Growing up in the Citrus County area of north Florida, George Brannen spent much of his boyhood outdoors, primarily hunting and fishing. Quail, deer, turkey and waterfowl, Brannen actively pursued whatever was in season, and there was no shortage of excellent locations to hunt
“I simply couldn’t imagine a better place to live,” Brannen said. “Unfortunately, I wrongly assumed those opportunities would always be around, but over the years, developers gradually transformed much of the countryside into large suburbs, golf courses and strip malls.”
With his family’s roots firmly planted in north Florida, not to mention an established banking business, there were never any thoughts of relocating. However, in the late 1980s, Brannen made the decision to begin looking for a large tract of quality land that could be specifically managed to provide hunting opportunities for his family and friends.
From a logistical standpoint, the land needed to be within a reasonable driving distance of his home, so Brannen concentrated his search efforts within the plantation country of southwest Georgia and southeast Alabama. What became immediately apparent was the extreme scarcity of land for sale that met his criteria.
Finally, in 1994, Brannen was meeting with a land broker in southwest Georgia when he was told that Mercer Mill Plantation was interested in selling a 4000-acre-plus tract of land along the Flint River. Once Brannen saw the property and the impressive stands of oak timber along the river corridor, he immediately made arrangements to buy the land, which he named Red Oak Plantation.
In terms of sound decision making, second only to the land purchase was Brannen’s eventual decision to hire Brian McClure as a full-time manager of Red Oak. McClure, a wildlife professional with more than 11 years of experience managing other plantation properties, was given the task of developing an overall management plan for quail, turkey and deer, with whitetails having high priority.
“Initially, we did some scrambling for a couple of years, trying to determine an accurate estimate of our deer population,” McClure said. “We tried a number of census methods, including track counts and spotlight counts, but it quickly became apparent that those were primarily useful to establish trends, not population estimates.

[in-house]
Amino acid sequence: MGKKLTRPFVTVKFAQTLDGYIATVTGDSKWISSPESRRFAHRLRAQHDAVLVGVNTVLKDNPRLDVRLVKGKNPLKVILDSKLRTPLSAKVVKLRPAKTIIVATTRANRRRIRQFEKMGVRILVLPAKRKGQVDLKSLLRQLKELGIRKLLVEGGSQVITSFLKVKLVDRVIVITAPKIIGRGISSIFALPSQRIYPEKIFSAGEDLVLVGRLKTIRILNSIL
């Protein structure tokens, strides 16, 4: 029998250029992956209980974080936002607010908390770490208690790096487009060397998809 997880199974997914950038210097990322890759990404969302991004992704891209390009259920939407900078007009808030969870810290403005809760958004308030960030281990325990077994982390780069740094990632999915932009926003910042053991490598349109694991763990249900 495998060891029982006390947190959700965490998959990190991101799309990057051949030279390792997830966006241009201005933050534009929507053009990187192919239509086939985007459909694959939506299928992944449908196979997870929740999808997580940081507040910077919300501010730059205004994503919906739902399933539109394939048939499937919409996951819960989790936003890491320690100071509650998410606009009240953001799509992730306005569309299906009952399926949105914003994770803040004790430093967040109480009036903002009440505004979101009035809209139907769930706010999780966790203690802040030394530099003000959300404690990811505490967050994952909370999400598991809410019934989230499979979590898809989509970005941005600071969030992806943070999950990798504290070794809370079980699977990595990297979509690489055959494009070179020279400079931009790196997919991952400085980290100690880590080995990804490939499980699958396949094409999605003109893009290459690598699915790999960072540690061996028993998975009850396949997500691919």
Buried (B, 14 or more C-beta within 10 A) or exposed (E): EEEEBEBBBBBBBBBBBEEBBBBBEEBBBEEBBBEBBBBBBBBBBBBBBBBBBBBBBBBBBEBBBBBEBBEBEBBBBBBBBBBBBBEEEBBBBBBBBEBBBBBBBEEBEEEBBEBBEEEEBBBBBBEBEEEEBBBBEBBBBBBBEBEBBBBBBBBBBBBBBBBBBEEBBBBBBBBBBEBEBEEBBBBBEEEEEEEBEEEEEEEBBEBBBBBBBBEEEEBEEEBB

“Eventually, by trial and error, we found that an annual camera survey was the best method for determining population estimates. Basically, the survey involves 27 trail camera locations set up in a grid pattern, with each section of the grid including approximately 160 acres. The survey takes place over a 10-day period in late summer when antler growth is nearly complete. Each camera is usually located near a food source, and the locations remain constant from year to year.”
From the beginning, there was never any doubt that Red Oak harbored a substantial deer population. In fact, even prior to the camera survey, the harvest strategy was to take as many antlerless deer as possible.
“I knew we were heading in the right direction when the results of the first camera survey showed that our population was approximately 90 deer per square mile,” McClure said. “We further increased our harvest efforts on the antlerless segment of the population, and within a couple of years our population estimate had dropped to a more manageable level of about 75 deer per square mile.”
Red Oak can maintain a population of this size because of the high-quality natural habitat, an annual controlled burning management plan and the fact that approximately 10 percent of the total acreage is planted annually. This planted acreage is in the form of wildlife openings, two to 10 acres in size, interspersed throughout the area’s upland habitat.
“Our primary summer planting is iron-clay peas, with a few scattered openings of clover,” McClure said. “In the fall, we switch to one of the cereal grains, such as wheat or oats, plus clover.
“In the beginning, we did no supplemental feeding and under normal conditions, I really don’t believe it’s needed. However, after experiencing a severe summer drought and losing all of our summer plantings, we decided that a backup food source was necessary. Now, from March through August, we make available an alternate food supplement, primarily a dry protein pellet that deer can utilize when needed.”
Arguably, the most important decision with any intensively managed whitetail population involves the harvest criteria for antlered bucks. At Red Oak, Brannen and McClure were in agreement from day one that the primary criteria should be a buck’s age, which can usually be determined by body size and configuration.
“Our general rule is if a buck is at least 3 1/2 years old and has eight points or less, the deer can be taken,” McClure said. “I realize that may be a little controversial, but our data indicates that if a buck still has a basic 8-point frame at 3 1/2, there is little chance the deer will eventually turn into a 10- or 12-pointer. Our management goal is not to produce mature 8-pointers.
“Additionally, our fairly intense antlerless harvest has brought the deer population very close to a 1:1 sex ratio. Under these conditions, too many mature bucks will increase fighting, which then increases the incidence of broken antlers and unwanted mortality.”